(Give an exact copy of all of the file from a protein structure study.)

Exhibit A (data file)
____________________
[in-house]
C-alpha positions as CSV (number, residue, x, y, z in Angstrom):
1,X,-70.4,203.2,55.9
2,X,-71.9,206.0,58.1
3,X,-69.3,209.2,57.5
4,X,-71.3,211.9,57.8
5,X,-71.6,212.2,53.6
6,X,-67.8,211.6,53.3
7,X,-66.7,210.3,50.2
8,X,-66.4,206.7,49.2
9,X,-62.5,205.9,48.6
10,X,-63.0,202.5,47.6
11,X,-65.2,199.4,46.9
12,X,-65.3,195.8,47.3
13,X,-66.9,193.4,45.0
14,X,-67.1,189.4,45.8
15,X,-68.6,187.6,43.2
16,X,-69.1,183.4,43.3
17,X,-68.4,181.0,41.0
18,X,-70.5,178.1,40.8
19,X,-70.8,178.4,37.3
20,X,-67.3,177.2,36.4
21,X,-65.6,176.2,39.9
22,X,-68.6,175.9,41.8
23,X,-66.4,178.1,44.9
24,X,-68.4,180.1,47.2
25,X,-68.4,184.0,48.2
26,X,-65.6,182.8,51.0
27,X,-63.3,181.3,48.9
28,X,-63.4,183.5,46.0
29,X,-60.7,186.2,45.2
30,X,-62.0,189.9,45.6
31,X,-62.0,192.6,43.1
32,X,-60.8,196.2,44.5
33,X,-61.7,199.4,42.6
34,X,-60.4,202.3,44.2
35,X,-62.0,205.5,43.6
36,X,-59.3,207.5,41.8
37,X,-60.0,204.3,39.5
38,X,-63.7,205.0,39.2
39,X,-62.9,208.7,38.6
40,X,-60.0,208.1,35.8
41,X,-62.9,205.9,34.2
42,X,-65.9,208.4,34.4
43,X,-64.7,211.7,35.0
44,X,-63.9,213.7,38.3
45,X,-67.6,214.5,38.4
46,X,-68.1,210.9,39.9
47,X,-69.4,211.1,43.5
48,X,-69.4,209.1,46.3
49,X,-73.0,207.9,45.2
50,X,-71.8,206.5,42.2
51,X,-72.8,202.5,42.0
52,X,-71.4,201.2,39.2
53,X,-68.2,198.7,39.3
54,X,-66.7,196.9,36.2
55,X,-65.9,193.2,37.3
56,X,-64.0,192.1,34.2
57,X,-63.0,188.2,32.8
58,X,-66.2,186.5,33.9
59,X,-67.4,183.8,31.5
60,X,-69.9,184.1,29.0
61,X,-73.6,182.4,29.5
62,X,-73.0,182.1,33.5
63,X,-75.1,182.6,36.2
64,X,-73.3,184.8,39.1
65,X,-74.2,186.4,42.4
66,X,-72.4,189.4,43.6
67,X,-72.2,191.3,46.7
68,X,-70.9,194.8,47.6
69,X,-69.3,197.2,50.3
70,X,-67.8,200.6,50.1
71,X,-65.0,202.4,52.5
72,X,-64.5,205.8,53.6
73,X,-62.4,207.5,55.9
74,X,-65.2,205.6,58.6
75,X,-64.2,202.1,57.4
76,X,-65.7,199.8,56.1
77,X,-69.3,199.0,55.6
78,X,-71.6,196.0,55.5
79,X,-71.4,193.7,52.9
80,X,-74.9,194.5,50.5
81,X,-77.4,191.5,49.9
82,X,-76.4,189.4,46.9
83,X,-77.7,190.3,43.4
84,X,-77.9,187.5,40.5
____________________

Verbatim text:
[in-house]
C-alpha positions as CSV (number, residue, x, y, z in Angstrom):
1,X,-70.4,203.2,55.9
2,X,-71.9,206.0,58.1
3,X,-69.3,209.2,57.5
4,X,-71.3,211.9,57.8
5,X,-71.6,212.2,53.6
6,X,-67.8,211.6,53.3
7,X,-66.7,210.3,50.2
8,X,-66.4,206.7,49.2
9,X,-62.5,205.9,48.6
10,X,-63.0,202.5,47.6
11,X,-65.2,199.4,46.9
12,X,-65.3,195.8,47.3
13,X,-66.9,193.4,45.0
14,X,-67.1,189.4,45.8
15,X,-68.6,187.6,43.2
16,X,-69.1,183.4,43.3
17,X,-68.4,181.0,41.0
18,X,-70.5,178.1,40.8
19,X,-70.8,178.4,37.3
20,X,-67.3,177.2,36.4
21,X,-65.6,176.2,39.9
22,X,-68.6,175.9,41.8
23,X,-66.4,178.1,44.9
24,X,-68.4,180.1,47.2
25,X,-68.4,184.0,48.2
26,X,-65.6,182.8,51.0
27,X,-63.3,181.3,48.9
28,X,-63.4,183.5,46.0
29,X,-60.7,186.2,45.2
30,X,-62.0,189.9,45.6
31,X,-62.0,192.6,43.1
32,X,-60.8,196.2,44.5
33,X,-61.7,199.4,42.6
34,X,-60.4,202.3,44.2
35,X,-62.0,205.5,43.6
36,X,-59.3,207.5,41.8
37,X,-60.0,204.3,39.5
38,X,-63.7,205.0,39.2
39,X,-62.9,208.7,38.6
40,X,-60.0,208.1,35.8
41,X,-62.9,205.9,34.2
42,X,-65.9,208.4,34.4
43,X,-64.7,211.7,35.0
44,X,-63.9,213.7,38.3
45,X,-67.6,214.5,38.4
46,X,-68.1,210.9,39.9
47,X,-69.4,211.1,43.5
48,X,-69.4,209.1,46.3
49,X,-73.0,207.9,45.2
50,X,-71.8,206.5,42.2
51,X,-72.8,202.5,42.0
52,X,-71.4,201.2,39.2
53,X,-68.2,198.7,39.3
54,X,-66.7,196.9,36.2
55,X,-65.9,193.2,37.3
56,X,-64.0,192.1,34.2
57,X,-63.0,188.2,32.8
58,X,-66.2,186.5,33.9
59,X,-67.4,183.8,31.5
60,X,-69.9,184.1,29.0
61,X,-73.6,182.4,29.5
62,X,-73.0,182.1,33.5
63,X,-75.1,182.6,36.2
64,X,-73.3,184.8,39.1
65,X,-74.2,186.4,42.4
66,X,-72.4,189.4,43.6
67,X,-72.2,191.3,46.7
68,X,-70.9,194.8,47.6
69,X,-69.3,197.2,50.3
70,X,-67.8,200.6,50.1
71,X,-65.0,202.4,52.5
72,X,-64.5,205.8,53.6
73,X,-62.4,207.5,55.9
74,X,-65.2,205.6,58.6
75,X,-64.2,202.1,57.4
76,X,-65.7,199.8,56.1
77,X,-69.3,199.0,55.6
78,X,-71.6,196.0,55.5
79,X,-71.4,193.7,52.9
80,X,-74.9,194.5,50.5
81,X,-77.4,191.5,49.9
82,X,-76.4,189.4,46.9
83,X,-77.7,190.3,43.4
84,X,-77.9,187.5,40.5